Keeper - well, Knott seems to be widely accepted as the best ever keeper-batsman and Gilchrist the finest batsman-keeper. Who offers more to this side? Well, with the batting of the top 6, and an 8-10 of Akram, Warne and Marshall (all competent lower middle order batsmen), I'd rather have the more reliable keeper than the extra 10-15 runs that Gilly would get.

*guildford raised the point earlier about Marshall now being viewed as the best of all the West Indian quicks, while at the time Holding was probably more highly regarded. I suspect this is in part that, while their careers in the Test team did overlap, Holding was at his peak as Marshall was coming in (and not setting the world on fire), but a few years later Marchall was THE man leading the attack in the transition from Holding and Garner to Ambrose, Walsh and Bishop. Also, Holding had one of the most pleasing run ups and actions of any outright fast bowler, while Marshall's could at best be described as effective - bowled almost off the wrong foot, very chest on but with an incredibly quick arm to generate the pace and incredible skill to be able to still get outswing and outseam movement with this action.

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Post by king_carlos Thu 24 Oct 2013, 5:19 am

Hobbs
B Richards
Bradman
Pollock
IVA Richards
Sobers
Knott
Marshall
Warne
Akram
Lillee - with Holding very close on his heels

Whenever it comes to these threads the above or thereabouts tends to be what I end up with and can't say I often consider making amendments to it!

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Post by KP_fan Thu 24 Oct 2013, 8:30 am

kwinigolfer wrote:Don't see much point in bashing the dinosaur era unless the criteria are redefined.
.
 
Bashing....where is bashing......just reminding everyone....two teams...a few minnows.... one team dominant largely....not much travel beyond the known 2 country climes, no technology, or razzmataz of 3 formats, no pressures from media...most importantly never faced mystery and congenitally diabolical spinners on subcontinent crumblers and mine--fields.
 
a bunch of happy , "pressure-less" portly men chucking pies..bowling 100s of overs in a day with small run-ups  gentle speeds of 120 kph and if someone touched 130kph he became "dangerous" like Larwood and someone who could swing / seam / cut it at 125kph ended up with bowling average of 16.
 
a modern day equivalent would be  a cricketing world comprising of Bangladesh and Lanka only playing each other in Colombo and Dhaka only...with a few series ever 4th year vs  Afganistan/ UAE/ Hongkong..... and a Super version of Jayawerdene averaging 99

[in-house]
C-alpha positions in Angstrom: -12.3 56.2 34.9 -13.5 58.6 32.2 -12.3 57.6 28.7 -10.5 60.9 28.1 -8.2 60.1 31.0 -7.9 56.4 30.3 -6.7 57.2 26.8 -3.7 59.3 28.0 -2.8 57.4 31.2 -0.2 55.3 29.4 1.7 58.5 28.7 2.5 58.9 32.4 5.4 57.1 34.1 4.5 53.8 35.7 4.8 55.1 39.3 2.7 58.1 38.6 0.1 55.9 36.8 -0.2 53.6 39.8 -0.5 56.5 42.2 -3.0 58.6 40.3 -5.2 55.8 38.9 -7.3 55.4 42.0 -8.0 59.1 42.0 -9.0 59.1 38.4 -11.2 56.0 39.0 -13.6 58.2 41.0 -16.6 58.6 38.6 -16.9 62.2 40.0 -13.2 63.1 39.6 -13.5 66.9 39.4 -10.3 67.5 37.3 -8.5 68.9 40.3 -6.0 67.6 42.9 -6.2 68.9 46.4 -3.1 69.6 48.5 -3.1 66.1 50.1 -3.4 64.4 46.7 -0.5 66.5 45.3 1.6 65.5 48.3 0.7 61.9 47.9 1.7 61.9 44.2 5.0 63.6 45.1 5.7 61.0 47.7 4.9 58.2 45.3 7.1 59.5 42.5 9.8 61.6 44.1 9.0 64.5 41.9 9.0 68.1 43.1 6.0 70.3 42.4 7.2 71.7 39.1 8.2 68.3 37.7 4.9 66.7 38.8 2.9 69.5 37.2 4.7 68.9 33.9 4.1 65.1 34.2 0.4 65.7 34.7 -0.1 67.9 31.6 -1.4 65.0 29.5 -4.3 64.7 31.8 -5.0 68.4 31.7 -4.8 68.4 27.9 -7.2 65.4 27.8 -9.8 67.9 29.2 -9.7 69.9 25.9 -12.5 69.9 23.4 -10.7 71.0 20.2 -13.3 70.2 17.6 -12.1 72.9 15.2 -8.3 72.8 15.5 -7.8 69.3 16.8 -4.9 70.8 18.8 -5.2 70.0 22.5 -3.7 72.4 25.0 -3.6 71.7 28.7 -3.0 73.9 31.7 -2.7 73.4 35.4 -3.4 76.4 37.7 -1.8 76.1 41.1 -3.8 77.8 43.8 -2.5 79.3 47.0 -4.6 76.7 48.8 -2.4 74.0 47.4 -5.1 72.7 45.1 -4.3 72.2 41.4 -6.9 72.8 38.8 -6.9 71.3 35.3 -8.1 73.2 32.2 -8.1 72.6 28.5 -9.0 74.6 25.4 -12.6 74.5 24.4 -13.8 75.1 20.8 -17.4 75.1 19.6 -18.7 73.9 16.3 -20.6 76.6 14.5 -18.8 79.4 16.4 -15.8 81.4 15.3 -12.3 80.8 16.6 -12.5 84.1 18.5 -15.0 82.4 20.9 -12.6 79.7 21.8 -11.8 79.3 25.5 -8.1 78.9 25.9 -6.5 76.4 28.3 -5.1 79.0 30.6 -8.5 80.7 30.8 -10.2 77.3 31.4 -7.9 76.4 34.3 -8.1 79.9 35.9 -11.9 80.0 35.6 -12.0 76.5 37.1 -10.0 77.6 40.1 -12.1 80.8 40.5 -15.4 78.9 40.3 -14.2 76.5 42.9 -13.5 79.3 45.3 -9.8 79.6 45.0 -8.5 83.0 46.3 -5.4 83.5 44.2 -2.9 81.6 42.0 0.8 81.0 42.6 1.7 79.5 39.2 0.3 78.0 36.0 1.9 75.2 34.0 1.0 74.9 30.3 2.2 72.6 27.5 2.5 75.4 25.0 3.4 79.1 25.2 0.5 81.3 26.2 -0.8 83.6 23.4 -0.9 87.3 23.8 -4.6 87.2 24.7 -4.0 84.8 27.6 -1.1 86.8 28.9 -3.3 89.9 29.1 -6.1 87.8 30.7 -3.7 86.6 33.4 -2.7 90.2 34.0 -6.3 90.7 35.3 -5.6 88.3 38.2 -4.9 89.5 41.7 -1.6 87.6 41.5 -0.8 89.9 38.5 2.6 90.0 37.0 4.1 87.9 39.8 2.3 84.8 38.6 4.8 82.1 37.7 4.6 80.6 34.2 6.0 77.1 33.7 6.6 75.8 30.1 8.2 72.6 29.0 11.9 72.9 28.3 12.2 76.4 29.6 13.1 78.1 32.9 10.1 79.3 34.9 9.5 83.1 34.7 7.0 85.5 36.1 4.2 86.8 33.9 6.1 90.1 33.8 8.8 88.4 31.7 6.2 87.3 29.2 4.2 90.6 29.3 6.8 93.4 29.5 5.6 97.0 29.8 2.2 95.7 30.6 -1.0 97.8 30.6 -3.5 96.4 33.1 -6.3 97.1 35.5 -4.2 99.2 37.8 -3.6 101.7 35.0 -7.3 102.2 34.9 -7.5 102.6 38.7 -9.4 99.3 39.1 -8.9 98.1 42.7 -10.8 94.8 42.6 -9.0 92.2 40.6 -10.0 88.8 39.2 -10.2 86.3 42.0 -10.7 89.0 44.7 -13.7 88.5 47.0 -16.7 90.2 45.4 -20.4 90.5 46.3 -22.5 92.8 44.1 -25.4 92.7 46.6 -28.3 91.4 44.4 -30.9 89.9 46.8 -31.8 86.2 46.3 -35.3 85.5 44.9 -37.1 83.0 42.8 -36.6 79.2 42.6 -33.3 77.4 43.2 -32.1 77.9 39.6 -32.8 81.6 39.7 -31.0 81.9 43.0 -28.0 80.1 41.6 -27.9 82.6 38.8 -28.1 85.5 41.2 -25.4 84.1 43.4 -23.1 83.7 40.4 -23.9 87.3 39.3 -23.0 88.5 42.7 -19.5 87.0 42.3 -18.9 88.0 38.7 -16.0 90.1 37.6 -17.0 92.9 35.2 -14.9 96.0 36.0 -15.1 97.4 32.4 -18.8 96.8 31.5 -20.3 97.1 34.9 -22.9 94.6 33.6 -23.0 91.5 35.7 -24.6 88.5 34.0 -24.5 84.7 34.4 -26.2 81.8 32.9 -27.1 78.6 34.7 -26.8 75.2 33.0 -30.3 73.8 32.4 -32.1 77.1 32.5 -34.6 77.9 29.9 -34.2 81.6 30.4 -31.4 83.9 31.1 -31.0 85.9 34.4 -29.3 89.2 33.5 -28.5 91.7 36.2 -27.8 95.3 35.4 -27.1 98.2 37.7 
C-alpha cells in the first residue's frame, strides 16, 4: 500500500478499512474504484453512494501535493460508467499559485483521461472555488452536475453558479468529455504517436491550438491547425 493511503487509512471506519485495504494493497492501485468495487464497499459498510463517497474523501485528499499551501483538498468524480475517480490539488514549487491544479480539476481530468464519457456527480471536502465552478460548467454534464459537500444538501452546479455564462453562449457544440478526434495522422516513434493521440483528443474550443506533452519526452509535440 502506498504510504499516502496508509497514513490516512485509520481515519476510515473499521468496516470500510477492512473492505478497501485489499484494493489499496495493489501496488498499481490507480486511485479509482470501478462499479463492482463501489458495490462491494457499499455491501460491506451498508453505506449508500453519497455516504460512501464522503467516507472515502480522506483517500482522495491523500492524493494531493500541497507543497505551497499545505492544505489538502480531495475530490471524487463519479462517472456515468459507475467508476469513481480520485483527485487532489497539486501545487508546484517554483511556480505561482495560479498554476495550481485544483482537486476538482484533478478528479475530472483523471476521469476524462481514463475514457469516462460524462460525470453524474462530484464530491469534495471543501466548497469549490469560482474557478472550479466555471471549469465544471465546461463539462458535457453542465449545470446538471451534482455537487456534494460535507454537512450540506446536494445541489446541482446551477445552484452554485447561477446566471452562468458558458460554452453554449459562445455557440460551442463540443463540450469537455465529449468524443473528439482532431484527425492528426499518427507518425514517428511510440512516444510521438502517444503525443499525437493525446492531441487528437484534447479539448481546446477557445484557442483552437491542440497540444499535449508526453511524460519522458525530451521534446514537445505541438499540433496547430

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Post by Stella Thu 24 Oct 2013, 8:41 am

KP_fan wrote:
kwinigolfer wrote:Don't see much point in bashing the dinosaur era unless the criteria are redefined.
.
 
Bashing....where is bashing......just reminding everyone....two teams...a few minnows.... one team dominant largely....not much travel beyond the known 2 country climes, no technology, or razzmataz of 3 formats, no pressures from media...most importantly never faced mystery and congenitally diabolical spinners on subcontinent crumblers and mine--fields.
 
a bunch of happy , "pressure-less" portly men chucking pies..bowling 100s of overs in a day with small run-ups  gentle speeds of 120 kph and if someone touched 130kph he became "dangerous" like Larwood and someone who could swing / seam / cut it at 125kph ended up with bowling average of 16.
 
a modern day equivalent would be  a cricketing world comprising of Bangladesh and Lanka only playing each other in Colombo and Dhaka only...with a few series ever 4th year vs  Afganistan/ UAE/ Hongkong..... and a Super version of Jayawerdene averaging 99
Bradman faced as much pressure as any cricketer in history, KP fan. The Austrlian public in the face of recession drew comfort from the fact he was a batting and sporting freak. Also, technology. Surely that works both ways.
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Post by Stella Thu 24 Oct 2013, 8:42 am

KP_fan wrote:
kwinigolfer wrote:Don't see much point in bashing the dinosaur era unless the criteria are redefined.
.
 
Bashing....where is bashing......just reminding everyone....two teams...a few minnows.... one team dominant largely....not much travel beyond the known 2 country climes, no technology, or razzmataz of 3 formats, no pressures from media...most importantly never faced mystery and congenitally diabolical spinners on subcontinent crumblers and mine--fields.
 
a bunch of happy , "pressure-less" portly men chucking pies..bowling 100s of overs in a day with small run-ups  gentle speeds of 120 kph and if someone touched 130kph he became "dangerous" like Larwood and someone who could swing / seam / cut it at 125kph ended up with bowling average of 16.
 
a modern day equivalent would be  a cricketing world comprising of Bangladesh and Lanka only playing each other in Colombo and Dhaka only...with a few series ever 4th year vs  Afganistan/ UAE/ Hongkong..... and a Super version of Jayawerdene averaging 99
Why did nobody else average 99? Must have been easy back then.
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Post by KP_fan Thu 24 Oct 2013, 8:47 am

Stella wrote:
KP_fan wrote:
kwinigolfer wrote:Don't see much point in bashing the dinosaur era unless the criteria are redefined.
.